One day in 1920, a man named Bill Doak stopped in to the Rawlings sporting goods store in St. Louis and changed baseball forever.
Doak was a pitcher for the Cardinals, a team that the Rawlings brothers, George and Alfred, had been fitting out with uniforms and baseballs since 1907. Like all players, Doak’s non-throwing hand wore the standard gear of the era—which was, essentially, just a flat leather glove. But as Doak explained to the Rawlings, catching a baseball would be easier if someone connected the space between the thumb and index finger with some leather webbing to create a pocket.
The Rawlings brothers listened, and began making and selling the gloves soon after. Today, nearly a century later, there’s not a baseball glove in America that hasn’t been influenced by Doak’s design—and a good many of those bear the Rawlings brand name. The company isn’t just the official supplier to Major League Baseball, the roster of players—past and present—wearing Rawlings gloves is a veritable dream team, from yesterday’s greats like Stan Musial and Brooks Robinson to contemporary endorsers like Mike Trout, Bryce Harper and Kris Bryant. As Rawlings’ Ryan Farrar, senior director of baseball gloves (yes, that’s the title), puts it: “We were dominant then and [we’re] dominant now.”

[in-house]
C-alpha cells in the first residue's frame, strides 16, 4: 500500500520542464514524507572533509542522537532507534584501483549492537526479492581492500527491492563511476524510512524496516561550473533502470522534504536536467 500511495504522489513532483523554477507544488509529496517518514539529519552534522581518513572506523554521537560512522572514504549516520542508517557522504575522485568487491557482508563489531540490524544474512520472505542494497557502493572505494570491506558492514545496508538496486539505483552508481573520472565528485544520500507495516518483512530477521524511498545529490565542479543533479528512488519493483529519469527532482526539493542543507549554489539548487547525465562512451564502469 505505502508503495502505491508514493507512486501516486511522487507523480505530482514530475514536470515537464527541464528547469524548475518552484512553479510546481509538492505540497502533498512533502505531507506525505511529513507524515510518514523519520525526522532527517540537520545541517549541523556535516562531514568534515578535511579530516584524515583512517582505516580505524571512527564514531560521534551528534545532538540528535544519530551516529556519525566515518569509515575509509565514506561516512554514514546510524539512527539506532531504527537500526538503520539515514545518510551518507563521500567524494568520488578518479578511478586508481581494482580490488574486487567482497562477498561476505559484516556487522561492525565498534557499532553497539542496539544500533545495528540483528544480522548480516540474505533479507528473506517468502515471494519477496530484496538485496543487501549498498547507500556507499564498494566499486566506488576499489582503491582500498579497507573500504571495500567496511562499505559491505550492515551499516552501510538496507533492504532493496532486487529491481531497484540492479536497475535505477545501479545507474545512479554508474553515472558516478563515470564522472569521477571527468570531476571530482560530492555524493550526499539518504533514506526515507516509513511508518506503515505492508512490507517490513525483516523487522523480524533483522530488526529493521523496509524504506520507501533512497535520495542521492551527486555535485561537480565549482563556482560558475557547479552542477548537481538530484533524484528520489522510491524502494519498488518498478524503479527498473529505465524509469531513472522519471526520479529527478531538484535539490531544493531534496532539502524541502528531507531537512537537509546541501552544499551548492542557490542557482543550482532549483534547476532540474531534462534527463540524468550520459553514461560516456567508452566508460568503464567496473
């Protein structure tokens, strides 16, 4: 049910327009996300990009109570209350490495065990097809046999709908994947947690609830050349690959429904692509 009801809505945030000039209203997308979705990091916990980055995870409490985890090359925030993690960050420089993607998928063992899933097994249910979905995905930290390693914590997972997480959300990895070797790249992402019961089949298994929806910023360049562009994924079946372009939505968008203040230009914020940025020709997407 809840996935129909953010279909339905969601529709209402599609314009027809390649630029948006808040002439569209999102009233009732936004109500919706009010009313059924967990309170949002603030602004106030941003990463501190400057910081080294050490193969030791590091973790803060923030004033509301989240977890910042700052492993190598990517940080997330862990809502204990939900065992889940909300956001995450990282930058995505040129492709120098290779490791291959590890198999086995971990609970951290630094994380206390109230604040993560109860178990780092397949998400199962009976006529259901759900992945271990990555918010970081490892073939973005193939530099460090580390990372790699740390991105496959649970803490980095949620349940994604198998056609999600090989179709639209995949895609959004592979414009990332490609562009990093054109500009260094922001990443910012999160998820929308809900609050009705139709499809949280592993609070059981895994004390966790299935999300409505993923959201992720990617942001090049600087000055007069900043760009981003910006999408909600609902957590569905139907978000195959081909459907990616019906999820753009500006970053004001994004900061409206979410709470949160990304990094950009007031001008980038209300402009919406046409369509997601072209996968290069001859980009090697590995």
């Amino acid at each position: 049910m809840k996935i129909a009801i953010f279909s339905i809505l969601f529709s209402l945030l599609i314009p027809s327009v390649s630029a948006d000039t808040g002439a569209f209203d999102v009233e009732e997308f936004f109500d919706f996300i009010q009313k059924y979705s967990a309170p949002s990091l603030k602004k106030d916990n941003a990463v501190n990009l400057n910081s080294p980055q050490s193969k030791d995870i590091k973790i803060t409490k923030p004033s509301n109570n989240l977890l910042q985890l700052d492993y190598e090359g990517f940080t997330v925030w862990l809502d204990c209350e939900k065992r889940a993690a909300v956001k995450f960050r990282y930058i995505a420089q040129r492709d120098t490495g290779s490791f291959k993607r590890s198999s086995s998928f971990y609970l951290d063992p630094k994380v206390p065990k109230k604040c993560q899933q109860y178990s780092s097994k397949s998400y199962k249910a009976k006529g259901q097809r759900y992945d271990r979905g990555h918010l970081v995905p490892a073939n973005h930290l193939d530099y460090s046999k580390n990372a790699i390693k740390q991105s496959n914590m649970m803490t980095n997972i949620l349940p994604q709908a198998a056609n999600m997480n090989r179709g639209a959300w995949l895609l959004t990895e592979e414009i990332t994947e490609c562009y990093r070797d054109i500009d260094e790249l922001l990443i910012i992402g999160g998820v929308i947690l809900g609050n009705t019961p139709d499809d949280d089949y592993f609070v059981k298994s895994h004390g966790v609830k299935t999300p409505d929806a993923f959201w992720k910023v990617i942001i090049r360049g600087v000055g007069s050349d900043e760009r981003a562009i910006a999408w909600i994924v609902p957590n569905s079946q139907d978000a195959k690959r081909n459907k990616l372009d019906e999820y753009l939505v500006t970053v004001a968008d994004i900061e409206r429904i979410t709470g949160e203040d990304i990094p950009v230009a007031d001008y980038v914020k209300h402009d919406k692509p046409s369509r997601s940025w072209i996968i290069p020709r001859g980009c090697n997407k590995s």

But being dominant on the grass and in business are, of course, two different things. True, the Doak model dominated baseball for a quarter century. But Rawlings hasn’t kept its name in the game with heritage alone (though, given the importance of traditions in baseball, that’s certainly part of it).
Simply put, Rawlings never stopped tinkering with its gloves. The brand’s many innovations (the “Deep Well” pocket, the “Flex-O-Matic” palm, the “Trape-Eze” web) led to ever better gloves (each with various combinations of those innovations), which in turn led to more baseball stars using them to play. Case in point: 1958’s Model XPG, which boasted thick-cut “Heart of the Hide” leather and the extended “Edge-U-Cated” heel. It was the choice of Mickey Mantle—which predictably made it the choice of ball-playing boys across America.
That kind of marketing formula—innovation attracts stars attract customers—is tough to beat. And it’s proving especially effective today with ESPN’s channels and social media disseminating countless images of heroic plays made with Rawlings’ signature red tag in plain view.
Even so, Farrar says, no famous endorser is a substitute for performance—not in this game. “If your glove is terrible,” he says, “it doesn’t matter how much you’re paying them, they’re not going to wear it.”